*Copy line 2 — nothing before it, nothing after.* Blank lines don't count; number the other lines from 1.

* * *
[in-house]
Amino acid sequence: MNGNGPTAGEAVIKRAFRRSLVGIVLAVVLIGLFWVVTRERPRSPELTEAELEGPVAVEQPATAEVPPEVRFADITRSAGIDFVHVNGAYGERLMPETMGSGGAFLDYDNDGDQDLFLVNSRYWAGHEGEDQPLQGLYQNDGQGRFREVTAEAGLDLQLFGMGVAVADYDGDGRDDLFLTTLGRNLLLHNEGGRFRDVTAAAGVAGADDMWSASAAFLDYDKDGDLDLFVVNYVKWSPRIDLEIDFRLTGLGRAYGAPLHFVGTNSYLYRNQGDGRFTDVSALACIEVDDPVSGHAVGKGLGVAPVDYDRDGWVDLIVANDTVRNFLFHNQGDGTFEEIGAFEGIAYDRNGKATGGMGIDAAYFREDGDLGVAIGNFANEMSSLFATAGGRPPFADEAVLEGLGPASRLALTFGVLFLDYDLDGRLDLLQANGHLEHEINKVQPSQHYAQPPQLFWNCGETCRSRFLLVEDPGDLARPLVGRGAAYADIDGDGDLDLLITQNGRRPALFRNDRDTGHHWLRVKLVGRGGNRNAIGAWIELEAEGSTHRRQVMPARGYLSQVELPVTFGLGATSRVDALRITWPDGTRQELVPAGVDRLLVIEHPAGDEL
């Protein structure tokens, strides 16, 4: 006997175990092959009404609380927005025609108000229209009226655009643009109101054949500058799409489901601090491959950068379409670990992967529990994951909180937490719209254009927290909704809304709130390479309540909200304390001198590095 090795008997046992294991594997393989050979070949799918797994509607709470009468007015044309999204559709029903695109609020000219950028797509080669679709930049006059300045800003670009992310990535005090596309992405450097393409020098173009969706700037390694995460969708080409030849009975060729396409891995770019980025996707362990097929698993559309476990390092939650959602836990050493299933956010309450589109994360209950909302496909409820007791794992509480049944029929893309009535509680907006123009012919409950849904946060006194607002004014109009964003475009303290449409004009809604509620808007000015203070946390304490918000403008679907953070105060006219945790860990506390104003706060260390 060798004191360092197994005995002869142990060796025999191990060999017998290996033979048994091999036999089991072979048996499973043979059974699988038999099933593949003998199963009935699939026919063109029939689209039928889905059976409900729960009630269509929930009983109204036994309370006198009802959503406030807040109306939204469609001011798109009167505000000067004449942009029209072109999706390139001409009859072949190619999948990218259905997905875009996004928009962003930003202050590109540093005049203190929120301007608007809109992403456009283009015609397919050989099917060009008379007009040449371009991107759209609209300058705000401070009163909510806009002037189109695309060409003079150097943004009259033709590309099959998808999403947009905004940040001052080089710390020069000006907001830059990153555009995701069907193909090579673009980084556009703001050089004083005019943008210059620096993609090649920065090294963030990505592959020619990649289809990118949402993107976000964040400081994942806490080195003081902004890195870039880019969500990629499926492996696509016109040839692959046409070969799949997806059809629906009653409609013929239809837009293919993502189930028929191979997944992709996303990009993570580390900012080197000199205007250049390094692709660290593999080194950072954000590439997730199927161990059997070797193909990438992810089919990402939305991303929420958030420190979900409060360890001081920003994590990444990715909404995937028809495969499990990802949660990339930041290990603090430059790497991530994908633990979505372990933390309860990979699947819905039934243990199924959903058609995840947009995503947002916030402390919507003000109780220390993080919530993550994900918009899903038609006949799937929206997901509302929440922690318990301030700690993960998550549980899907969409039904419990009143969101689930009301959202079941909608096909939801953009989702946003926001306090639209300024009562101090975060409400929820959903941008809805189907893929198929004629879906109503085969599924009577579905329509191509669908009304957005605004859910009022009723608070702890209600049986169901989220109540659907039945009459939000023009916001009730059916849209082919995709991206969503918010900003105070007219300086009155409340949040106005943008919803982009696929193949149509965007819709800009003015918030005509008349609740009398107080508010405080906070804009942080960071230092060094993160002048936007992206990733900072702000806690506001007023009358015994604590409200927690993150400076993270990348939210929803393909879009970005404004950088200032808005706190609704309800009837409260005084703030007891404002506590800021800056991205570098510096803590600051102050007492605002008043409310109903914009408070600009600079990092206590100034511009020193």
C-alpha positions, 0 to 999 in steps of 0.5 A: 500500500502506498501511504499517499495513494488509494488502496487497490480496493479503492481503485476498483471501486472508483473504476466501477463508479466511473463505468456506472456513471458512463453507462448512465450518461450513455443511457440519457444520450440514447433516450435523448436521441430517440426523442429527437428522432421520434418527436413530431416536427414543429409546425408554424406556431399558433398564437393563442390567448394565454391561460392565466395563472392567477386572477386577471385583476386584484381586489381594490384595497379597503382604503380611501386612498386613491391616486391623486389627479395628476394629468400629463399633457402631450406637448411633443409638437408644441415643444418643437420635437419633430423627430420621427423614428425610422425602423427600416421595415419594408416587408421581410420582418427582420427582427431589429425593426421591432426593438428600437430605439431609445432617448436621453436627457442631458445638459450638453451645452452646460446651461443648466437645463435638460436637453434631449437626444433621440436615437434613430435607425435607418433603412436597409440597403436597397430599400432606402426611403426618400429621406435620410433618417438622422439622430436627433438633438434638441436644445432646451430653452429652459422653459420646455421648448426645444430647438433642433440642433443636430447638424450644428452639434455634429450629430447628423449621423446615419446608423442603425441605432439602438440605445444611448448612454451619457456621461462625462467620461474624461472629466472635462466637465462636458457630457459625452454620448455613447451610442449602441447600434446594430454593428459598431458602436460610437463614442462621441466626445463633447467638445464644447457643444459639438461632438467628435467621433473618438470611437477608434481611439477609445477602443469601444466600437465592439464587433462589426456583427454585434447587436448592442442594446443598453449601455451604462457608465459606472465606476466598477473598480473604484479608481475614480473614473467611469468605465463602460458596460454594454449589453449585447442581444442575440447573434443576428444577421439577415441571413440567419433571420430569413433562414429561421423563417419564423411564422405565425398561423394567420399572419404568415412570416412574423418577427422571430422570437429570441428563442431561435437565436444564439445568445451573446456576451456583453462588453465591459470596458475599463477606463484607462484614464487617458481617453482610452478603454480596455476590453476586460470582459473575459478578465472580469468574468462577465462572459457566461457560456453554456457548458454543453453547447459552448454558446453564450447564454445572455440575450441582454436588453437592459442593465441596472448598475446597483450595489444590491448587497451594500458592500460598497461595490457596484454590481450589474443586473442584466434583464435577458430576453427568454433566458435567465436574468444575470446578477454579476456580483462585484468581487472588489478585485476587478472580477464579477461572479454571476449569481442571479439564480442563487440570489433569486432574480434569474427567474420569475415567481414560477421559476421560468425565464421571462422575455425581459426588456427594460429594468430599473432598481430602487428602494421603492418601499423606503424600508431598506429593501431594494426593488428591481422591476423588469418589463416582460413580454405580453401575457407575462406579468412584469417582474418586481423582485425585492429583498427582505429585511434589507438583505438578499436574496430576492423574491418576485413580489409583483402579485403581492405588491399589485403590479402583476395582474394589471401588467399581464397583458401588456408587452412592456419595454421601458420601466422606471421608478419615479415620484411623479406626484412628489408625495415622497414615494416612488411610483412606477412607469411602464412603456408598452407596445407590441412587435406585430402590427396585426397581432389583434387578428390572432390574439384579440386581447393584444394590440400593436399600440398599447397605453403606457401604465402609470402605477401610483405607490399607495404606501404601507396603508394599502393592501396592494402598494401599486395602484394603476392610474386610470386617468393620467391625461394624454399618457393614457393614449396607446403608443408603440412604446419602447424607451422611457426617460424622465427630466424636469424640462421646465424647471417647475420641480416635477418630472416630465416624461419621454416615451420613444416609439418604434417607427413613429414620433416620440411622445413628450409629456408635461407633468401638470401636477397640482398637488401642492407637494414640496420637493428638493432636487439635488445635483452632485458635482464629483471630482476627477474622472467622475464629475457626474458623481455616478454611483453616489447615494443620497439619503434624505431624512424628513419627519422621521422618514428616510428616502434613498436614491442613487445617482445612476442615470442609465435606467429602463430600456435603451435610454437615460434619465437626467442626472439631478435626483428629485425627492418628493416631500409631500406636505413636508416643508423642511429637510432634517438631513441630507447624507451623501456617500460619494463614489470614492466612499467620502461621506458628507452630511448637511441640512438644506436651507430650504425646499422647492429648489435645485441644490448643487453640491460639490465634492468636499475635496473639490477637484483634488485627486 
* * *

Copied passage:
Amino acid sequence: MNGNGPTAGEAVIKRAFRRSLVGIVLAVVLIGLFWVVTRERPRSPELTEAELEGPVAVEQPATAEVPPEVRFADITRSAGIDFVHVNGAYGERLMPETMGSGGAFLDYDNDGDQDLFLVNSRYWAGHEGEDQPLQGLYQNDGQGRFREVTAEAGLDLQLFGMGVAVADYDGDGRDDLFLTTLGRNLLLHNEGGRFRDVTAAAGVAGADDMWSASAAFLDYDKDGDLDLFVVNYVKWSPRIDLEIDFRLTGLGRAYGAPLHFVGTNSYLYRNQGDGRFTDVSALACIEVDDPVSGHAVGKGLGVAPVDYDRDGWVDLIVANDTVRNFLFHNQGDGTFEEIGAFEGIAYDRNGKATGGMGIDAAYFREDGDLGVAIGNFANEMSSLFATAGGRPPFADEAVLEGLGPASRLALTFGVLFLDYDLDGRLDLLQANGHLEHEINKVQPSQHYAQPPQLFWNCGETCRSRFLLVEDPGDLARPLVGRGAAYADIDGDGDLDLLITQNGRRPALFRNDRDTGHHWLRVKLVGRGGNRNAIGAWIELEAEGSTHRRQVMPARGYLSQVELPVTFGLGATSRVDALRITWPDGTRQELVPAGVDRLLVIEHPAGDEL